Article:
6. Killed Essential Business Server. EBS was a great idea in 2008 — to offer midrange, midpriced server software for midsize businesses. But the weak economy and loss of the project’s originator (from Microsoft to to the Federal Communications Commission) changed everything. Perhaps if Steven VanRoekel had stayed at Microsoft, EBS’ fate would have been different.
7. Extended .NET, Silverlight and XNA development across three screens, including Windows Phone 7 Series. Microsoft already had development pieces in place for two screens — PC and game console. By supporting Windows Phone, Microsoft creates opportunity for developers to create games or other applications one time for consumption on multiple devices.
8. Demonstrated Skinput. During last week’s TechFest, Microsoft researchers showed off skin — on the forearm — as a natural user interface. Microsoft Research paper “Skinput: Appropriating the Body as an Input Surface” offers a wonderful overview of the concept. My teenage daughter writes reminders on her arm nearly everyday. In California, seemingly everyone under the age of 35 has several tattoos. Why not use the skin even more functionally? The technology takes advantage of the varying acoustic properties of skin and bones. Skinput is the kind of out-of-the-box thinking that gives hope about future Microsoft innovation.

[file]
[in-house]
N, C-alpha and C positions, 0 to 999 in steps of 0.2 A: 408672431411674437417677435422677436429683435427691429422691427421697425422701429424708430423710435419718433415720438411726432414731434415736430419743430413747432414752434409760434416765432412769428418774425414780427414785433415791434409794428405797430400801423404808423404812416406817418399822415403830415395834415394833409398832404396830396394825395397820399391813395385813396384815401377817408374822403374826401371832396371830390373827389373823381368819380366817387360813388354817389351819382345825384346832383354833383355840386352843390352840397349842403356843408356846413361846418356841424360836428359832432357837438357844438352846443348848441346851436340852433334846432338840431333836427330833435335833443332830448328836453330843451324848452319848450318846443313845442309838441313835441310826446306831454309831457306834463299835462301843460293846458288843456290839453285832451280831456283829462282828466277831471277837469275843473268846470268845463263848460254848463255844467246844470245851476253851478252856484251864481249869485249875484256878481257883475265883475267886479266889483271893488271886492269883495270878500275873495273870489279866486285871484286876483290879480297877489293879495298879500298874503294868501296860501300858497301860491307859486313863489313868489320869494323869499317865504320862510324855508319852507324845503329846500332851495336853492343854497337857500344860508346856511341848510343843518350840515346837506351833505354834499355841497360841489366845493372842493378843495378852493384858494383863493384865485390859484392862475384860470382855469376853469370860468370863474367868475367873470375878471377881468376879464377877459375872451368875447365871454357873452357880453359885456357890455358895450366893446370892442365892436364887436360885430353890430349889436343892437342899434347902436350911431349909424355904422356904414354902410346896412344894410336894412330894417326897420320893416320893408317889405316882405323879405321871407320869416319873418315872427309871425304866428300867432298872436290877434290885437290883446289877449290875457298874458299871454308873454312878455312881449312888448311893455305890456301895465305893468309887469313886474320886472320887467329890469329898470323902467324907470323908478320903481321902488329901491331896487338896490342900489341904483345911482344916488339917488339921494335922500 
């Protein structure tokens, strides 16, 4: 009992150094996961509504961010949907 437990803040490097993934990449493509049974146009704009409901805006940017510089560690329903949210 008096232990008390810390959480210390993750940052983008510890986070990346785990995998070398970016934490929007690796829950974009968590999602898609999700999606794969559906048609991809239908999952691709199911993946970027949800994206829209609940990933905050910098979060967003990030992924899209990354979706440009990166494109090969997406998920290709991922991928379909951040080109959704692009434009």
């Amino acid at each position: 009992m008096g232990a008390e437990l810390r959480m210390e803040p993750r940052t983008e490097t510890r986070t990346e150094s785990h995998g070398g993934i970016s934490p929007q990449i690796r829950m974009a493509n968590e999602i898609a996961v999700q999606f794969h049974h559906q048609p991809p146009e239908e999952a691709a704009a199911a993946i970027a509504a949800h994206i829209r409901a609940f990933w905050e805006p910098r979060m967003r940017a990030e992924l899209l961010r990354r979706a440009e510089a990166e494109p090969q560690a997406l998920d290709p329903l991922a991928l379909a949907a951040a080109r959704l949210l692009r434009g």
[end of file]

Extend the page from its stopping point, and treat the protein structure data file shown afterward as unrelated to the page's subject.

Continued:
9. Launched Mediaroom 2.0. Microsoft’s living room strategy is a work in progress — and has been since the debut of Windows Media Center nearly a decade ago. Slow progress is still progress — and Mediaroom 2.0 offers much for telcos looking to deliver a television programming experience better than cable (as an AT&T U-verse customer I can attest to the better-than-cable experience). Then there is the coming Mediaroom support for Xbox. As aforementioned in No. 7, Microsoft already is preparing developers for delivering games across three screens.
10. Set Office 2010 business launch for May. The timing is just about right for the first big wave of enterprises to deploy Windows 7. Traditionally, larger businesses deploy new versions of Office and Windows at the same time whenever possible. Microsoft simultaneously released Office 2007 and Windows Vista. But slow — or no — enterprise Vista migrations meant that simultaneous Office and Windows release didn’t equate to simultaneous deployments. By offsetting Office 2010 and Windows 7 business launches by about 8 months, Microsoft gave business customers time enough to test and qualify Windows 7. Meanwhile, a very public Office 2010 preview allowed for additional testing, too. Many more businesses will now have the more logistically viable option of deploying both products simultaneously or around the same time.